I was listening to a new NPR series not so long ago: The Hidden World of Girls. That particular episode featured Nigerian novelist Chris Abani’s childhood memory of touring the Nigerian countryside with his mother, Daphne Mae Hunt:

My mother became certified as a Billings Ovulation teacher. And her job was to go and teach this to women. … Part of the problem was that her Igbo wasn’t good enough to discuss people’s uterus. She needed an interpreter and mother decided to ask me to interpret for her. I was eight years old. So we would set off, the two of us, and I would have a backpack. … We would go door to door. Everything starts with a greeting … It would be followed by an apology from me because I was about to discuss something sacred, taboo.tell_us_were_home.png

These women would never discuss [their period] with their husbands and here’s this eight-year-old boy … [See full transcript.]

The image of a young boy accompanying his mother to strangers’ homes and acting as a middleman stayed with me for several days, and when I recently heard Marina Budhos reading from her new, terrific young adult novel Tell Us We’re Home, I was reminded of it again.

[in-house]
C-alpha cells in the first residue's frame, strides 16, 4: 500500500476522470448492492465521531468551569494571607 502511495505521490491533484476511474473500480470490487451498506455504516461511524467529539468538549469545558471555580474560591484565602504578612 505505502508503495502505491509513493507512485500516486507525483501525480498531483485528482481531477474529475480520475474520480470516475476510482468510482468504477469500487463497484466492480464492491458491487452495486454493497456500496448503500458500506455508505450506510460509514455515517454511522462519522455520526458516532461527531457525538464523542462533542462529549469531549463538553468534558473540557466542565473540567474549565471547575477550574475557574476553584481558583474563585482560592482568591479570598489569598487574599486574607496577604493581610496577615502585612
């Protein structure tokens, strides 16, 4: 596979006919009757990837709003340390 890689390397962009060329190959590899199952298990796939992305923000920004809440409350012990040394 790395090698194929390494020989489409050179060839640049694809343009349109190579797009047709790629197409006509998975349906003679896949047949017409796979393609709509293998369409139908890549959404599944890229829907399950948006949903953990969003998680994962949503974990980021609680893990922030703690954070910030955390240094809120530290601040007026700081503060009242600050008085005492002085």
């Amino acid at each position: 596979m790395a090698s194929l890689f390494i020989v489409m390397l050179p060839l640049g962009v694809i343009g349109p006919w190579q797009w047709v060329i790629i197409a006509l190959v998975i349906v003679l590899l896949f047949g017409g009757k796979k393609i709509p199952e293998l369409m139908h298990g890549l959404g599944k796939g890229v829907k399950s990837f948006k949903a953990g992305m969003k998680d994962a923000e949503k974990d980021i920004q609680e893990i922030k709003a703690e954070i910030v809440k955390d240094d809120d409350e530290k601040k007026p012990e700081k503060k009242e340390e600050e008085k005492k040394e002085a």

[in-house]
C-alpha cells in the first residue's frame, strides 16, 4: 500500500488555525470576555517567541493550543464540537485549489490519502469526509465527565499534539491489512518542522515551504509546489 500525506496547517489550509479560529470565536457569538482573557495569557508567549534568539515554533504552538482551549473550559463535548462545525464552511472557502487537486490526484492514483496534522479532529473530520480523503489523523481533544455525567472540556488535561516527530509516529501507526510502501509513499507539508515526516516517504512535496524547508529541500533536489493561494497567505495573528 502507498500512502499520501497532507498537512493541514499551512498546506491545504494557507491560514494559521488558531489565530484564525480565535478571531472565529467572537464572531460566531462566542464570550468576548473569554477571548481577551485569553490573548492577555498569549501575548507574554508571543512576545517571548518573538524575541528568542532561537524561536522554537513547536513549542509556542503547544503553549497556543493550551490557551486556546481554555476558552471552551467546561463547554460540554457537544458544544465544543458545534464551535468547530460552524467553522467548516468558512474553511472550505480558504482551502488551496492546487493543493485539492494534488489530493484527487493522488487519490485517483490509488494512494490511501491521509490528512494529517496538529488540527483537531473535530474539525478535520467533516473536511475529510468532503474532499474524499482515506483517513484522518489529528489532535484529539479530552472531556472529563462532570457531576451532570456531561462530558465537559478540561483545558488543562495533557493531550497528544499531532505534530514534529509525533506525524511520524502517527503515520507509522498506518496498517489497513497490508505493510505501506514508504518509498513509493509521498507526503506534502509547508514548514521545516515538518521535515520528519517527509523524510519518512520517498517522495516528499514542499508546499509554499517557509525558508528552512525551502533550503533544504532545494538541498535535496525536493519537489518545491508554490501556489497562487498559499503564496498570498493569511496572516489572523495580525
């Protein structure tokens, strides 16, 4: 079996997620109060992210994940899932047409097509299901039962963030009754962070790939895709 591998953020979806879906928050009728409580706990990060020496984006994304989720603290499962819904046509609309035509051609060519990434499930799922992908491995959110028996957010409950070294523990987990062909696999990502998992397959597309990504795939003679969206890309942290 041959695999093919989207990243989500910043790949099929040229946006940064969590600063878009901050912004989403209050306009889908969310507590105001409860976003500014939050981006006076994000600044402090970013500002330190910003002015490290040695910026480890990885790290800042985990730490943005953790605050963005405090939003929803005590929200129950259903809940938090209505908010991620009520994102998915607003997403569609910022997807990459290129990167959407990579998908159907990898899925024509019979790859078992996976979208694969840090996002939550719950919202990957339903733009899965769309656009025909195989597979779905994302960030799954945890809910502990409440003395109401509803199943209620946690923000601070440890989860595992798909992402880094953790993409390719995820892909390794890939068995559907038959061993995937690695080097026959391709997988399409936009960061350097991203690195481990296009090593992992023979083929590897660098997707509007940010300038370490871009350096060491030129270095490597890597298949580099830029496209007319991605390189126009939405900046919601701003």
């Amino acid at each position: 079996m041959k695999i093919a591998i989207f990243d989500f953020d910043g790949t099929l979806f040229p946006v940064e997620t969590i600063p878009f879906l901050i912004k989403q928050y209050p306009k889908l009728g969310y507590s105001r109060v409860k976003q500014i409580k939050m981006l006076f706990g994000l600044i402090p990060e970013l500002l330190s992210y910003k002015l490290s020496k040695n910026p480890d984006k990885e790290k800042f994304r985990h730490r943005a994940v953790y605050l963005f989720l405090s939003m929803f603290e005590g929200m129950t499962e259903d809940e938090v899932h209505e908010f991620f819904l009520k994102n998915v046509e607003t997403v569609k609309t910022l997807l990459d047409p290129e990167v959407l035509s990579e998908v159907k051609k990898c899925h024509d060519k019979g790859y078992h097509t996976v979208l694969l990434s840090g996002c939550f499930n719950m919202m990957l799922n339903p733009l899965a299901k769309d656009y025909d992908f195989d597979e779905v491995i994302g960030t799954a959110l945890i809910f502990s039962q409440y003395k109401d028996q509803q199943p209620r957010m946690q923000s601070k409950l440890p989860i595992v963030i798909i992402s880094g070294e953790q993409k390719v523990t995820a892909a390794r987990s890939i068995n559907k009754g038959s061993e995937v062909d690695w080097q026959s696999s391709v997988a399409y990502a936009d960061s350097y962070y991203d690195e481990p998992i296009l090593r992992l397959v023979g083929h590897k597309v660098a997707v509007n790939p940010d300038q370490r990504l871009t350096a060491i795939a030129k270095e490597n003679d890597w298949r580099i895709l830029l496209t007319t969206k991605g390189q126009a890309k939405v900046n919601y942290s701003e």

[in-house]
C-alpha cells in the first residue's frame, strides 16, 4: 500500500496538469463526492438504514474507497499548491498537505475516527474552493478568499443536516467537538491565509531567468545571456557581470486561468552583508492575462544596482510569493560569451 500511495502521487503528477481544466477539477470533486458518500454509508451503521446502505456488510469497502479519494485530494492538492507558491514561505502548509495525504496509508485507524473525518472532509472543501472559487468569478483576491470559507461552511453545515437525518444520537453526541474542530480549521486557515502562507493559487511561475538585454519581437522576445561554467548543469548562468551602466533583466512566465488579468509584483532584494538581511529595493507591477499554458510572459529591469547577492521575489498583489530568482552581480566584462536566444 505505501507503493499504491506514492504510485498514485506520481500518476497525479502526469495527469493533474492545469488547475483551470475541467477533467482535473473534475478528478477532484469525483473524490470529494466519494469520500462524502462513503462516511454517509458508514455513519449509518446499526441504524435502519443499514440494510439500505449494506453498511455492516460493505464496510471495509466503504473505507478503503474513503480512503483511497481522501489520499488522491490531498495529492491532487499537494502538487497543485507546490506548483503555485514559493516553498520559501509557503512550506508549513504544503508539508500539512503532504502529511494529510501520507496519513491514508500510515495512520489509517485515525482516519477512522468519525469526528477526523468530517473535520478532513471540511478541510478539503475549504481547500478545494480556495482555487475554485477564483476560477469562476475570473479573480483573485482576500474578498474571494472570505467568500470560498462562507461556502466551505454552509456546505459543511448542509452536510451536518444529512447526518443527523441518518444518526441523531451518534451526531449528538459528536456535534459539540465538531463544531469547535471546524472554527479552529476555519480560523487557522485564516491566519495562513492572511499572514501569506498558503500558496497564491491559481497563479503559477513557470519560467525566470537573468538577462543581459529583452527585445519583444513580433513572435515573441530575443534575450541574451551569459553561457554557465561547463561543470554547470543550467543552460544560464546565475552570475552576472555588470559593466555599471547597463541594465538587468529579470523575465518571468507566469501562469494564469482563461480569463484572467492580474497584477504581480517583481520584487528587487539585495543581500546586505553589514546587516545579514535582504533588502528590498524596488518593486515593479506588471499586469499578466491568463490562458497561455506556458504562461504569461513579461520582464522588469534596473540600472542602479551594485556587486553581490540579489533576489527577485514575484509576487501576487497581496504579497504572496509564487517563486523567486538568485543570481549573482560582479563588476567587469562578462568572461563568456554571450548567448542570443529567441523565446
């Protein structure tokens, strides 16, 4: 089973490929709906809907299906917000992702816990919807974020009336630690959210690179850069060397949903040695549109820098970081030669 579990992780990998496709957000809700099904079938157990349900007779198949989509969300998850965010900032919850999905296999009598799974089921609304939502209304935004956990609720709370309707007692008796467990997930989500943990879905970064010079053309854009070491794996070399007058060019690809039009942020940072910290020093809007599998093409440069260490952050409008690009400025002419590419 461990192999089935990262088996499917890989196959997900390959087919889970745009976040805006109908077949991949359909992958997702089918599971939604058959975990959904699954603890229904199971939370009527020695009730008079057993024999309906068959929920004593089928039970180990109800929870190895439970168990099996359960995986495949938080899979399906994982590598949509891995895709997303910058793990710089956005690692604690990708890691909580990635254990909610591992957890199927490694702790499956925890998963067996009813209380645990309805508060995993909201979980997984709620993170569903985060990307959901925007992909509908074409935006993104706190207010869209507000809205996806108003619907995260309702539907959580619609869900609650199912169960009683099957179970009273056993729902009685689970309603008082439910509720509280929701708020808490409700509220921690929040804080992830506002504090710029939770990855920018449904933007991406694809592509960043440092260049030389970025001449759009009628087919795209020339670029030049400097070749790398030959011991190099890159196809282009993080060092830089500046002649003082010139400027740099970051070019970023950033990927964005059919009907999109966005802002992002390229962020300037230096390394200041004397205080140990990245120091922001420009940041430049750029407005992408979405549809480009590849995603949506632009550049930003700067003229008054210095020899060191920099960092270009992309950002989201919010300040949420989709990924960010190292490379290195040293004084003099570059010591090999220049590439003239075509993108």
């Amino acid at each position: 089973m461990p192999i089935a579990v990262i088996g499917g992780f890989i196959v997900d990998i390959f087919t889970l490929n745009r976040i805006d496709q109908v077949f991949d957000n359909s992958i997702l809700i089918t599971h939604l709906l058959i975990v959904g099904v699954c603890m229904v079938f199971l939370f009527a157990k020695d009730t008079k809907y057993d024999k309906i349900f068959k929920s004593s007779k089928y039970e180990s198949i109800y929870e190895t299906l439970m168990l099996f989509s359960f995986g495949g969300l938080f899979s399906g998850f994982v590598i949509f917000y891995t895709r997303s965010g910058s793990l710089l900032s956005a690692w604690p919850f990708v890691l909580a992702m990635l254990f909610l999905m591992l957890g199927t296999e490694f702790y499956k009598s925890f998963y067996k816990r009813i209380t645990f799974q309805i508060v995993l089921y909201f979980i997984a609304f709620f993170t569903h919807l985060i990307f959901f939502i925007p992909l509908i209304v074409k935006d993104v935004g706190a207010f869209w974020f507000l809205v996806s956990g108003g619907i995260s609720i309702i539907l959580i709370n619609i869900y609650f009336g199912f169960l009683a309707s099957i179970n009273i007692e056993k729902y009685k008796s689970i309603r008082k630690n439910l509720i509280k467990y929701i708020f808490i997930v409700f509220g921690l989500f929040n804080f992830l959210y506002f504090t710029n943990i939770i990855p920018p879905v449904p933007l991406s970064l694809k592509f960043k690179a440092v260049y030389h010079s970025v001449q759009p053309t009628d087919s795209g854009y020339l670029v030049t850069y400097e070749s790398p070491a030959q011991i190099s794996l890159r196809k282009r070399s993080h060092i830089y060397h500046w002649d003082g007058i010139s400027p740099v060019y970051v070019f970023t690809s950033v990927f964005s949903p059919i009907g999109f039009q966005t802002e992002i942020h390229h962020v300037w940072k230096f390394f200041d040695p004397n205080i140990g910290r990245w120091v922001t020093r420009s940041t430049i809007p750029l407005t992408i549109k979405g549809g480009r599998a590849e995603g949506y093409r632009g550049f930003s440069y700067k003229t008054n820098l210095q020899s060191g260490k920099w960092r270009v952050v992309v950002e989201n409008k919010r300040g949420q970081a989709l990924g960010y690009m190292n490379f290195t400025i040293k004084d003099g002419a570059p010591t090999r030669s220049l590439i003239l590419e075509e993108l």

In Budhos’s novel, we meet three young girls, Jaya, Lola, and Maria, all immigrants, who find themselves in a different kind of countryside than Abani — American suburbia — where they act as their mothers’ interpreters and translators.

Their mothers are nannies and housekeepers in Meadowbrook, a picturesque New Jersey town off the commuter rail, and these girls are the invisible teens who help their parents navigate a new culture while struggling to find their own place within it. They go to school with the same kids whose families their mothers work for.

Jaya is West Indian, from Guyana. She assumes the responsibility to help absolve her mother of the accusation of a theft that in her employer’s home. Maria is Mexican. She accompanies her mother on job interviews and acts as a conduit for her employment searches. And Lola is a Slovakian self-appointed revolutionary whose mother is a housekeeper at her classmate’s home and whose father is a depressed former engineer. Each girl’s story–and the story of their friendship–allows us to peer into the hidden world of working class immigrants. Until they meet, each girl lives in a lonely bubble of invisibility, but chance brings them together and their friendship saves each of them in some way. Though they are outsiders, they are outsiders together.

I was a fan of Budhos’s first YA novel, Ask Me No Questions, and am glad that this book more than lived up to my expectations. Continue reading

Friday Find – The King of Pop

I have a lot of records.

Not more than the KGB of course, (that nonsensical distinction is for MIA alone to lay claim to) but enough to have seriously impacted my pocketbook, personal life, and also to provide me with an escape when pressures of living with wackily overbearing desi parents prove to be a bit much.